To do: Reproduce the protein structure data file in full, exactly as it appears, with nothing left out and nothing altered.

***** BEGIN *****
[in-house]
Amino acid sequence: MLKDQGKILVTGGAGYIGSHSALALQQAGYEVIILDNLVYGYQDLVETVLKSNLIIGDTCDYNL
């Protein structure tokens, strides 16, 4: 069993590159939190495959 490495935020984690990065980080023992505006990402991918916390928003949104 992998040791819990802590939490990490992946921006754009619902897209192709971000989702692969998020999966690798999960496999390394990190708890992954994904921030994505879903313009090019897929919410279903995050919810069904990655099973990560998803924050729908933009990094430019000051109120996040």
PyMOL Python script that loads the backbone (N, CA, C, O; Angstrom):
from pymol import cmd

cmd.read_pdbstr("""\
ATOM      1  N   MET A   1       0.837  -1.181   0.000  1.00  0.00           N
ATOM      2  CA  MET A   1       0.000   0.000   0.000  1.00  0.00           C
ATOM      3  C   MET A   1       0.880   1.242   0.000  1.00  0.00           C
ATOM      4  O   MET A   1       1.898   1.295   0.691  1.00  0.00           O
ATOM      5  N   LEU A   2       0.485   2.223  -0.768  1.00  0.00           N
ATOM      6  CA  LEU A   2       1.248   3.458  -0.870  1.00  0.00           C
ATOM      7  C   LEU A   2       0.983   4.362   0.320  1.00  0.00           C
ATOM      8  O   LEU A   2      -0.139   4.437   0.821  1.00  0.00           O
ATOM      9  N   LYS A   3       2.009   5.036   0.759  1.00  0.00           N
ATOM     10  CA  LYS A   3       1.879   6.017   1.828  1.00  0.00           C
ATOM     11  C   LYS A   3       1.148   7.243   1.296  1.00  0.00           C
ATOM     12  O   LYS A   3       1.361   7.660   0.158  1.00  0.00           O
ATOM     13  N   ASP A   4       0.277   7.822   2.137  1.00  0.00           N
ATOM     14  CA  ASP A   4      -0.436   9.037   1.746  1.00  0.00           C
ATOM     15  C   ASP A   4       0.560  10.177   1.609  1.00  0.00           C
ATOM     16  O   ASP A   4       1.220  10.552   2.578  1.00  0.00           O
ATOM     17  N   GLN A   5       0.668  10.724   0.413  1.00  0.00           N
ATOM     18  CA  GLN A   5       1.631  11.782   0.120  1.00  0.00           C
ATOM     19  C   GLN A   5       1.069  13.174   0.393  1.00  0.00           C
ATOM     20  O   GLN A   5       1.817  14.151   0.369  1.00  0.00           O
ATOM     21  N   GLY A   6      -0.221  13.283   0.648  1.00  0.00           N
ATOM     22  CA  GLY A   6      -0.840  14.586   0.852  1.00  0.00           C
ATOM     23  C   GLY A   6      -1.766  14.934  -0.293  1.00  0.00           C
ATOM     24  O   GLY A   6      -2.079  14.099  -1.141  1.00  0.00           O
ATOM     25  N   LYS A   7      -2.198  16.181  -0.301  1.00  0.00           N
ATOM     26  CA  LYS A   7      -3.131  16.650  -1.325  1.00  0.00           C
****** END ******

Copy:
[in-house]
Amino acid sequence: MLKDQGKILVTGGAGYIGSHSALALQQAGYEVIILDNLVYGYQDLVETVLKSNLIIGDTCDYNL
């Protein structure tokens, strides 16, 4: 069993590159939190495959 490495935020984690990065980080023992505006990402991918916390928003949104 992998040791819990802590939490990490992946921006754009619902897209192709971000989702692969998020999966690798999960496999390394990190708890992954994904921030994505879903313009090019897929919410279903995050919810069904990655099973990560998803924050729908933009990094430019000051109120996040």
PyMOL Python script that loads the backbone (N, CA, C, O; Angstrom):
from pymol import cmd

cmd.read_pdbstr("""\
ATOM      1  N   MET A   1       0.837  -1.181   0.000  1.00  0.00           N
ATOM      2  CA  MET A   1       0.000   0.000   0.000  1.00  0.00           C
ATOM      3  C   MET A   1       0.880   1.242   0.000  1.00  0.00           C
ATOM      4  O   MET A   1       1.898   1.295   0.691  1.00  0.00           O
ATOM      5  N   LEU A   2       0.485   2.223  -0.768  1.00  0.00           N
ATOM      6  CA  LEU A   2       1.248   3.458  -0.870  1.00  0.00           C
ATOM      7  C   LEU A   2       0.983   4.362   0.320  1.00  0.00           C
ATOM      8  O   LEU A   2      -0.139   4.437   0.821  1.00  0.00           O
ATOM      9  N   LYS A   3       2.009   5.036   0.759  1.00  0.00           N
ATOM     10  CA  LYS A   3       1.879   6.017   1.828  1.00  0.00           C
ATOM     11  C   LYS A   3       1.148   7.243   1.296  1.00  0.00           C
ATOM     12  O   LYS A   3       1.361   7.660   0.158  1.00  0.00           O
ATOM     13  N   ASP A   4       0.277   7.822   2.137  1.00  0.00           N
ATOM     14  CA  ASP A   4      -0.436   9.037   1.746  1.00  0.00           C
ATOM     15  C   ASP A   4       0.560  10.177   1.609  1.00  0.00           C
ATOM     16  O   ASP A   4       1.220  10.552   2.578  1.00  0.00           O
ATOM     17  N   GLN A   5       0.668  10.724   0.413  1.00  0.00           N
ATOM     18  CA  GLN A   5       1.631  11.782   0.120  1.00  0.00           C
ATOM     19  C   GLN A   5       1.069  13.174   0.393  1.00  0.00           C
ATOM     20  O   GLN A   5       1.817  14.151   0.369  1.00  0.00           O
ATOM     21  N   GLY A   6      -0.221  13.283   0.648  1.00  0.00           N
ATOM     22  CA  GLY A   6      -0.840  14.586   0.852  1.00  0.00           C
ATOM     23  C   GLY A   6      -1.766  14.934  -0.293  1.00  0.00           C
ATOM     24  O   GLY A   6      -2.079  14.099  -1.141  1.00  0.00           O
ATOM     25  N   LYS A   7      -2.198  16.181  -0.301  1.00  0.00           N
ATOM     26  CA  LYS A   7      -3.131  16.650  -1.325  1.00  0.00           C